for the purpose of teaching deaf mutes to hear, and to speak. I
had never heard of such a form of education, therefore I visited
the class, skeptical but hopeful that my time would not be entirely
wasted. Here I saw a demonstration which gave me a greatly enlarged
vision of what I had done to arouse and keep alive in my son's
mind the DESIRE for normal hearing. I saw deaf mutes actually being
taught to hear and to speak, through application of the self-same
principle I had used, more than twenty years previously, in saving
my son from deaf mutism.
Thus, through some strange turn of the Wheel of Fate, my son,
Blair, and I have been destined to aid in correcting deaf mutism
for those as yet unborn, because we are the only living human beings,
as far as I know, who have established definitely the fact that
deaf mutism can be corrected to the extent of restoring to normal
life those who suffer with this affliction. It has been done for
one; it will be done for others.
There is no doubt in my mind that Blair would have been a deaf
mute all his life, if his mother and I had not managed to shape
his mind as we did. The doctor who attended at his birth told us,
confidentially, the child might never hear or speak. A few weeks
ago, Dr. Irving Voorhees, a noted specialist on such cases, examined
Blair very thoroughly. He was astounded when he learned how well
my son now hears, and speaks, and said his examination indicated
that "theoretically, the boy should not be able to hear at
all." But the lad does hear, despite the fact that X-ray pictures
show there is no opening in the skull, whatsoever, from where his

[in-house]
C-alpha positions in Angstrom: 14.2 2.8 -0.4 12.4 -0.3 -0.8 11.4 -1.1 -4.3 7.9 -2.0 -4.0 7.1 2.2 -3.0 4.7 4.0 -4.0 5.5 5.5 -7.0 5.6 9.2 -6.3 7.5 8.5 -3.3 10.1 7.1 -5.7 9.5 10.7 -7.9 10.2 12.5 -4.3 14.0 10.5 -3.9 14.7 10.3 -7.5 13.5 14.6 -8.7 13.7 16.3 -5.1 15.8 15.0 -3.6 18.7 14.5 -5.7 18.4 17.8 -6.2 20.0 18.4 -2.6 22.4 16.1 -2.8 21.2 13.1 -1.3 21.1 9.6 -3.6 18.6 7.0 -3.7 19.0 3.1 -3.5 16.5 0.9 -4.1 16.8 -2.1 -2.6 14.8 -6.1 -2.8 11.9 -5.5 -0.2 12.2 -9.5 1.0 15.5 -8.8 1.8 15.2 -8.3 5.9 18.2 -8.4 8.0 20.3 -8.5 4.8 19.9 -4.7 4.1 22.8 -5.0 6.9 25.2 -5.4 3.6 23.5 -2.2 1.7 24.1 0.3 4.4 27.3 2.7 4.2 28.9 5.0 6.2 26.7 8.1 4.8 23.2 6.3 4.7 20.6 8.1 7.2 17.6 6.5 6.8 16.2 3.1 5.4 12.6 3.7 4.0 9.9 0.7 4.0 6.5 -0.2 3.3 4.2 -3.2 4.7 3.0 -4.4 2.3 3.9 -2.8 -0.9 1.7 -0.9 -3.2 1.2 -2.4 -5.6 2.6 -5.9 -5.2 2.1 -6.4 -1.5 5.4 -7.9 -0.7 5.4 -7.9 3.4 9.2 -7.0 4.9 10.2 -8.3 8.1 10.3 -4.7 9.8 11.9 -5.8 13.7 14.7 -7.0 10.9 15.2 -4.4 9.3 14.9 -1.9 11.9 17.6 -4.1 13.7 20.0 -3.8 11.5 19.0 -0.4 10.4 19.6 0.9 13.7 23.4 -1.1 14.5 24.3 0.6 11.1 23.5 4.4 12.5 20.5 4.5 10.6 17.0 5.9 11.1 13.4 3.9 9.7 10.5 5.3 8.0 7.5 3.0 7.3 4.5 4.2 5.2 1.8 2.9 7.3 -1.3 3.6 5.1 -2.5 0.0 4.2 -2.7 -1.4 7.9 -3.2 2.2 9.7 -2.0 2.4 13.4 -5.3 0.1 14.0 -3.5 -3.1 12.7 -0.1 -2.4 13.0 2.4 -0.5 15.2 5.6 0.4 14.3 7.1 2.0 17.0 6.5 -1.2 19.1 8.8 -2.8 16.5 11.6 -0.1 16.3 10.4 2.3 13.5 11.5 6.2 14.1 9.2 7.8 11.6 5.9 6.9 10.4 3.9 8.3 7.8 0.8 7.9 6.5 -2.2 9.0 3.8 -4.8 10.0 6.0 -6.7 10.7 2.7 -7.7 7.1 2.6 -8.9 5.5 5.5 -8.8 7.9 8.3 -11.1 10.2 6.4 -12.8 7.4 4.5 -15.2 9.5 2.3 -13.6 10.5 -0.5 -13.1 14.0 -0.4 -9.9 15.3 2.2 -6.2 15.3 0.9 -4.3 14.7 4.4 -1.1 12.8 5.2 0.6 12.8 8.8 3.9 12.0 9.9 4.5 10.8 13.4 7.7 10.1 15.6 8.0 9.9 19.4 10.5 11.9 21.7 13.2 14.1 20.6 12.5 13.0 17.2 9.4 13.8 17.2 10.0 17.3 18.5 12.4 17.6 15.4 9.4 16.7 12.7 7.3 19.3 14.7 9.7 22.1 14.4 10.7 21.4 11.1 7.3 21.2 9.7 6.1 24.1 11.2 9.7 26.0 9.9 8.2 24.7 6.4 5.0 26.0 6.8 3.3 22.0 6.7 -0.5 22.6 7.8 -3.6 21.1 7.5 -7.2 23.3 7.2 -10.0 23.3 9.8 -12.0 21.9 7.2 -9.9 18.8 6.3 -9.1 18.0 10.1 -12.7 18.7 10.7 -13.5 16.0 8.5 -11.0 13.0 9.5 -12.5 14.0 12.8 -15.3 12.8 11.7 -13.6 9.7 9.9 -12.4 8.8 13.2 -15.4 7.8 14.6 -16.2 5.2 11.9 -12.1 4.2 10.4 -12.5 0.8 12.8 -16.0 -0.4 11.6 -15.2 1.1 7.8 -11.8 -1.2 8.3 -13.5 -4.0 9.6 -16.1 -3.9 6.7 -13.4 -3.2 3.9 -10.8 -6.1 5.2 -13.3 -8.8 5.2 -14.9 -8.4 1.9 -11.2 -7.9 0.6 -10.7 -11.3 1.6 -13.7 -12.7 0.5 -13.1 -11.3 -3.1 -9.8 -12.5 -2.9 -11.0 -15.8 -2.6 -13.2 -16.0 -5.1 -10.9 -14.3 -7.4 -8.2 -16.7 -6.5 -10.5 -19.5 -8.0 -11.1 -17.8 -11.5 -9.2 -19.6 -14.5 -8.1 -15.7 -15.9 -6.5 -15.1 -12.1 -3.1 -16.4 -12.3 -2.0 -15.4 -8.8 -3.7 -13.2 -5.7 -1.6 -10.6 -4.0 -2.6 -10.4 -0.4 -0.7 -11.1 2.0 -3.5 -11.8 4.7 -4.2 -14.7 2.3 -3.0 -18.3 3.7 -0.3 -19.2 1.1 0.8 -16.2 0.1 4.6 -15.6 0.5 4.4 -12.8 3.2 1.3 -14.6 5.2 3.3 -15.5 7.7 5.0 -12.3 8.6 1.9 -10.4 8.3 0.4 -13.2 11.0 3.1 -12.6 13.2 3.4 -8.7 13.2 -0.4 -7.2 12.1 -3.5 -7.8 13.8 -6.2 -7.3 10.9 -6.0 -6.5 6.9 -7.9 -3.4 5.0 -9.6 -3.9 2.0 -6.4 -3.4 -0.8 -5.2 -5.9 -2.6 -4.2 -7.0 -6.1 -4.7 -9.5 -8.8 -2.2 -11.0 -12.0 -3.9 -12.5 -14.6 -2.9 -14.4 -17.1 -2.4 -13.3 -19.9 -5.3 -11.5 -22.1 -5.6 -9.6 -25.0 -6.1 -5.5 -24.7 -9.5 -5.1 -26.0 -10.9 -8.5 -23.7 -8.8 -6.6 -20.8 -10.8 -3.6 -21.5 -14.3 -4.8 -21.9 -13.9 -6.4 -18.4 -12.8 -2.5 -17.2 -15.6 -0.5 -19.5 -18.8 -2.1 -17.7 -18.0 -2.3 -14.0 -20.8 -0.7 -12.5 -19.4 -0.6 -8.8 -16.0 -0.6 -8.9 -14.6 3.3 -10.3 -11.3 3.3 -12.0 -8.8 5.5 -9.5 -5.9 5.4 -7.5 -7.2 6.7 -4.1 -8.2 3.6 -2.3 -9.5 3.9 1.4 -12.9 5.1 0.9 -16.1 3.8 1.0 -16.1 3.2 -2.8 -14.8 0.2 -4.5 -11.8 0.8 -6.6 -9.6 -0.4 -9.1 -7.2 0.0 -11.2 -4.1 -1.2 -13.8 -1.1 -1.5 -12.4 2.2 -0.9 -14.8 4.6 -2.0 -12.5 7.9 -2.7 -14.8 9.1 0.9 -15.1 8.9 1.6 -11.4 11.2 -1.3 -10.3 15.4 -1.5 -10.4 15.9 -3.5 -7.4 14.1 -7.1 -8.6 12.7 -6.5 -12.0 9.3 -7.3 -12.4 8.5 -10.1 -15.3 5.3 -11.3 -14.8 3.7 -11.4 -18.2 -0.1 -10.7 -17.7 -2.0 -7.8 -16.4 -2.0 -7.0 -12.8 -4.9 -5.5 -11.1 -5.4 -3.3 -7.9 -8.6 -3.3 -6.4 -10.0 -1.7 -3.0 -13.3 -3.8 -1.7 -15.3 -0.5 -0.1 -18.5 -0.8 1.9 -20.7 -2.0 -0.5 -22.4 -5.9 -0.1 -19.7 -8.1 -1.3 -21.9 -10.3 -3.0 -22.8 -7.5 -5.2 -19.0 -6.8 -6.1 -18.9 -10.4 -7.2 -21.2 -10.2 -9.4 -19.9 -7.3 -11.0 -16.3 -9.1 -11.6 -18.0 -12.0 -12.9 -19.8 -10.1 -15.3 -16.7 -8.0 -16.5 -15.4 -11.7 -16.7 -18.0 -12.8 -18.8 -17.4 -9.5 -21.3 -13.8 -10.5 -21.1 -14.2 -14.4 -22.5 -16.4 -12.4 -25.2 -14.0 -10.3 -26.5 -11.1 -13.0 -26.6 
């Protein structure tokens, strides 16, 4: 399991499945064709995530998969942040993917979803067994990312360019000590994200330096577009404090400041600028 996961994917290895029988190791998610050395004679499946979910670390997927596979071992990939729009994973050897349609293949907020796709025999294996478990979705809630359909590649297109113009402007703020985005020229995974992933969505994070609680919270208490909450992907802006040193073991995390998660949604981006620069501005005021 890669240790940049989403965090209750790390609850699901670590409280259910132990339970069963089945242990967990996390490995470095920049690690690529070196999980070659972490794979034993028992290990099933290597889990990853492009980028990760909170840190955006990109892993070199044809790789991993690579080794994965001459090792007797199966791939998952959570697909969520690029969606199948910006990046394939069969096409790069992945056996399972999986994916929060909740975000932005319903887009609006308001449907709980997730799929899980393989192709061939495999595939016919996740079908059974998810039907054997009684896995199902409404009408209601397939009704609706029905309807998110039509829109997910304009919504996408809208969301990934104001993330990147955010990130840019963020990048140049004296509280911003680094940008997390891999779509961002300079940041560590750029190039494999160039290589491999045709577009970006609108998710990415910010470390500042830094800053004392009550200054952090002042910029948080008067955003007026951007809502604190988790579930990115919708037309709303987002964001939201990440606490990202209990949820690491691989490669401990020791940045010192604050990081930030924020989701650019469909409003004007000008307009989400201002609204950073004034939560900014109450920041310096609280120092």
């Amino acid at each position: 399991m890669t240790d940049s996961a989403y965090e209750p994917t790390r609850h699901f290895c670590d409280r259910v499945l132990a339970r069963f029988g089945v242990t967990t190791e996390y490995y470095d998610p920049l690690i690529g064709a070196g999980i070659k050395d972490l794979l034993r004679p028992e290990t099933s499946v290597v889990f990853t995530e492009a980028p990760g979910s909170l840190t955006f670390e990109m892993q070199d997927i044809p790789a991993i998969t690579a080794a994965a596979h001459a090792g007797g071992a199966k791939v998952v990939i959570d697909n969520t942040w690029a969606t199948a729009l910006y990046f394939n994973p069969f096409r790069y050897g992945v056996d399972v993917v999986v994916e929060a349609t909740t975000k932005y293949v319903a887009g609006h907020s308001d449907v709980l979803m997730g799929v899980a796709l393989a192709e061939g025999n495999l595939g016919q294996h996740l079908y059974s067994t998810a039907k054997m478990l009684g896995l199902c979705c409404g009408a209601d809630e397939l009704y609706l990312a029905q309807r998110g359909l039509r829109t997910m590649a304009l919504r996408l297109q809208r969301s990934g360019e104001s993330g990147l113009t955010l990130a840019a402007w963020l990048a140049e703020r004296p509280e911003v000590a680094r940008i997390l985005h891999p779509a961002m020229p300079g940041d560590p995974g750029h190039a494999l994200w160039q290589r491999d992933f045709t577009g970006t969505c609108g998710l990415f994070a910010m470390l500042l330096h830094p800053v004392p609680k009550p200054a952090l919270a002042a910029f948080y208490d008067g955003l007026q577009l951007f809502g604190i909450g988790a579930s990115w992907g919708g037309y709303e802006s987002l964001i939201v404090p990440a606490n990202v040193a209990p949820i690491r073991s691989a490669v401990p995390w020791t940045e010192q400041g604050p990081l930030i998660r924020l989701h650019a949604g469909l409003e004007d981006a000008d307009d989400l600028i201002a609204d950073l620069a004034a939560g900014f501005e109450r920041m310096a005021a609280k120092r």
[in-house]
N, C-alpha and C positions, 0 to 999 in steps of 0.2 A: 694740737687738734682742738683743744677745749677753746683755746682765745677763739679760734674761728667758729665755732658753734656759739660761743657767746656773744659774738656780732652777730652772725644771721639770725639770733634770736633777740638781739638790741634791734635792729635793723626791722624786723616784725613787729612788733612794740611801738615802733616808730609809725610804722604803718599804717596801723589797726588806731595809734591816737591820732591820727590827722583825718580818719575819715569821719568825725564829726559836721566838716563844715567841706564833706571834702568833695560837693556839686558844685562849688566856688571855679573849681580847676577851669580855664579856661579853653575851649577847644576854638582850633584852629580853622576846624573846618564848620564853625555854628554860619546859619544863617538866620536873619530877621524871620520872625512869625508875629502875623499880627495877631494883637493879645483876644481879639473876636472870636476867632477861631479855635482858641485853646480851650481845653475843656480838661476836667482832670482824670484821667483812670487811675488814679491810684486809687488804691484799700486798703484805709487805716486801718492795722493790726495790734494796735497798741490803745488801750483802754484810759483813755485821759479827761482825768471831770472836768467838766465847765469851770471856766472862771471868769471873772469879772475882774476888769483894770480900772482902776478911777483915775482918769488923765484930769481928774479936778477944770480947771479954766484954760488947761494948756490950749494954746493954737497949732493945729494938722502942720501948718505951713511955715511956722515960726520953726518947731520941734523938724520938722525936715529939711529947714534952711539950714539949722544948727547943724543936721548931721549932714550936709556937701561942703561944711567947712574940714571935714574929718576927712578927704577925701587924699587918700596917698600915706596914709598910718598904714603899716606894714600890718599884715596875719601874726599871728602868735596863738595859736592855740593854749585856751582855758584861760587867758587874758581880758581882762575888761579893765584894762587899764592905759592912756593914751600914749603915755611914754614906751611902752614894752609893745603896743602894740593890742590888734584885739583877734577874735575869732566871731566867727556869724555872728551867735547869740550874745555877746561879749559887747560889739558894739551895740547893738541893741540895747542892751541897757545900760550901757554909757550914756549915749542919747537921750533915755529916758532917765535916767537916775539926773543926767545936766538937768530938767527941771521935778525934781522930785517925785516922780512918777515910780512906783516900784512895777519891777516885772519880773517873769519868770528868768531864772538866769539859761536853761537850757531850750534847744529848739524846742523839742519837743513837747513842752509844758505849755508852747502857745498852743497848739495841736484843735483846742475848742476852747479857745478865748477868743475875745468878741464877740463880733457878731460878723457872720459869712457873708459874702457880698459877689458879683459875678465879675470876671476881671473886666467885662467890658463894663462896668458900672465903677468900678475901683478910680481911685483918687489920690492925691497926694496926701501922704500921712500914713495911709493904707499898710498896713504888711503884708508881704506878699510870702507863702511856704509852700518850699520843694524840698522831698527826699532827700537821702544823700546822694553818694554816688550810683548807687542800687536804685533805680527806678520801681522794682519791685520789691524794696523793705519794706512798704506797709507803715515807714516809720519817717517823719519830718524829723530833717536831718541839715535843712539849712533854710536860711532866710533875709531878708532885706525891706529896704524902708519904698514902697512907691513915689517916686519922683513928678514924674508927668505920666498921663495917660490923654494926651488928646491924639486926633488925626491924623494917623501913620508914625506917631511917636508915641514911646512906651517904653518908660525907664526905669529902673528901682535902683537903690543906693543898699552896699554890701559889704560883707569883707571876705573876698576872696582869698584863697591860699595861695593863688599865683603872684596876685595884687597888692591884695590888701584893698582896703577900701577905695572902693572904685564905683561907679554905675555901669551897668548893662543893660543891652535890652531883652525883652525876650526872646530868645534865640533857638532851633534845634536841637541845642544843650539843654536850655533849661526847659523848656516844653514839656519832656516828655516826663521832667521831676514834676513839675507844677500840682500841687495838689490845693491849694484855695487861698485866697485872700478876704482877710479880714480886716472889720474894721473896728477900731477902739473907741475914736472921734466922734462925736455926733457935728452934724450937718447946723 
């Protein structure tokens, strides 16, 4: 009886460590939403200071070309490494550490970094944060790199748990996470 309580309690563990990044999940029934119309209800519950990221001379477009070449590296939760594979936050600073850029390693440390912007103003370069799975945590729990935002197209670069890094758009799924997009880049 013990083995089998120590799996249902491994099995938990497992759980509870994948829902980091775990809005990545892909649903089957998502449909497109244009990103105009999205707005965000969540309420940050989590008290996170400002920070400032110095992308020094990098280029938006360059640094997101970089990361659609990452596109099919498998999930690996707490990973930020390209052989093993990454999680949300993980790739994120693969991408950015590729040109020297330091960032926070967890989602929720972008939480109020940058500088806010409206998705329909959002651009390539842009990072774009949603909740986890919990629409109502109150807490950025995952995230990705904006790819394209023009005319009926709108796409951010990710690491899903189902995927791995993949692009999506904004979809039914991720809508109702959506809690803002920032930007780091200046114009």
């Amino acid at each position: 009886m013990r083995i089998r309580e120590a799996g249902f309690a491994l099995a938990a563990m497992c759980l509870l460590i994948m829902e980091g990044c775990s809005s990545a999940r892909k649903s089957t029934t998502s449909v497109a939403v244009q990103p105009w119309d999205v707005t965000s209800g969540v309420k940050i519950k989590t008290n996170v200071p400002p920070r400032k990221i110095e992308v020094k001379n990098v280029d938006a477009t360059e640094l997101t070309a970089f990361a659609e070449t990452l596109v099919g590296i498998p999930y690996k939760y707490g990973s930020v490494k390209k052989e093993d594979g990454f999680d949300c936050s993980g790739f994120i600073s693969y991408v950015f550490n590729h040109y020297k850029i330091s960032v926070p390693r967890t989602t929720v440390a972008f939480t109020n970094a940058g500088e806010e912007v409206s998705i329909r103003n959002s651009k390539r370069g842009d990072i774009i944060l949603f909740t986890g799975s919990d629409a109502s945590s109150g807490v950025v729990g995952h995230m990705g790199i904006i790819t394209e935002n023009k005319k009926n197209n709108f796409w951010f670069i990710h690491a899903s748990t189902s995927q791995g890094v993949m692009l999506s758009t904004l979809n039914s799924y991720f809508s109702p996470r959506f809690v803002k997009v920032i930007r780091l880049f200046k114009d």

ears should be to the brain.
When I planted in his mind the DESIRE to hear and talk, and live
as a normal person, there went with that impulse some strange influence
which caused Nature to become bridge-builder, and span the gulf
of silence between his brain and the outer world, by some means
which the keenest medical specialists have not been able to interpret.
It would be sacrilege for me to even conjecture as to how Nature
performed this miracle. It would be unforgivable if I neglected
to tell the world as much as I know of the humble part I assumed
in the strange experience. It is my duty, and a privilege to say
I believe, and not without reason, that nothing is impossible to
the person who backs DESIRE with enduring FAITH.
Verily, a BURNING DESIRE has devious ways of transmuting itself
into its physical equivalent. Blair DESIRED normal hearing; now
he has it! He was born with a handicap which might easily have sent
one with a less defined DESIRE to the street with a bundle of pencils
and a tin cup. That handicap now promises to serve as the medium
by which he will render useful service to many millions of hard
of hearing, also, to give him useful employment at adequate financial
compensation the remainder of his life.
The little "white lies" I planted in his mind when
he was a child, by leading him to BELIEVE his affliction would become
a great asset, which he could capitalize, has justified itself.
Verily, there is nothing, right or wrong, which BELIEF, plus BURNING
DESIRE, cannot make real. These qualities are free to everyone.
In all my experience in dealing with men and women who had personal
problems, I never handled a single case which more definitely demonstrates
the power of DESIRE. Authors sometimes make the mistake of writing
of subjects of which they have but superficial, or very elementary
knowledge. It has been my good fortune to have had the privilege
of testing the soundness of the POWER OF DESIRE, through the affliction
of my own son. Perhaps it was providential that the experience came
as it did, for surely no one is better prepared than he, to serve
as an example of what happens when DESIRE is put to the test. If
Mother Nature bends to the will of desire, is it logical that mere
men can defeat a burning desire?
Strange and imponderable is the power of the human mind! We do
not understand the method by which it uses every circumstance, every
individual, every physical thing within its reach, as a means of
transmuting DESIRE into its physical counterpart. Perhaps science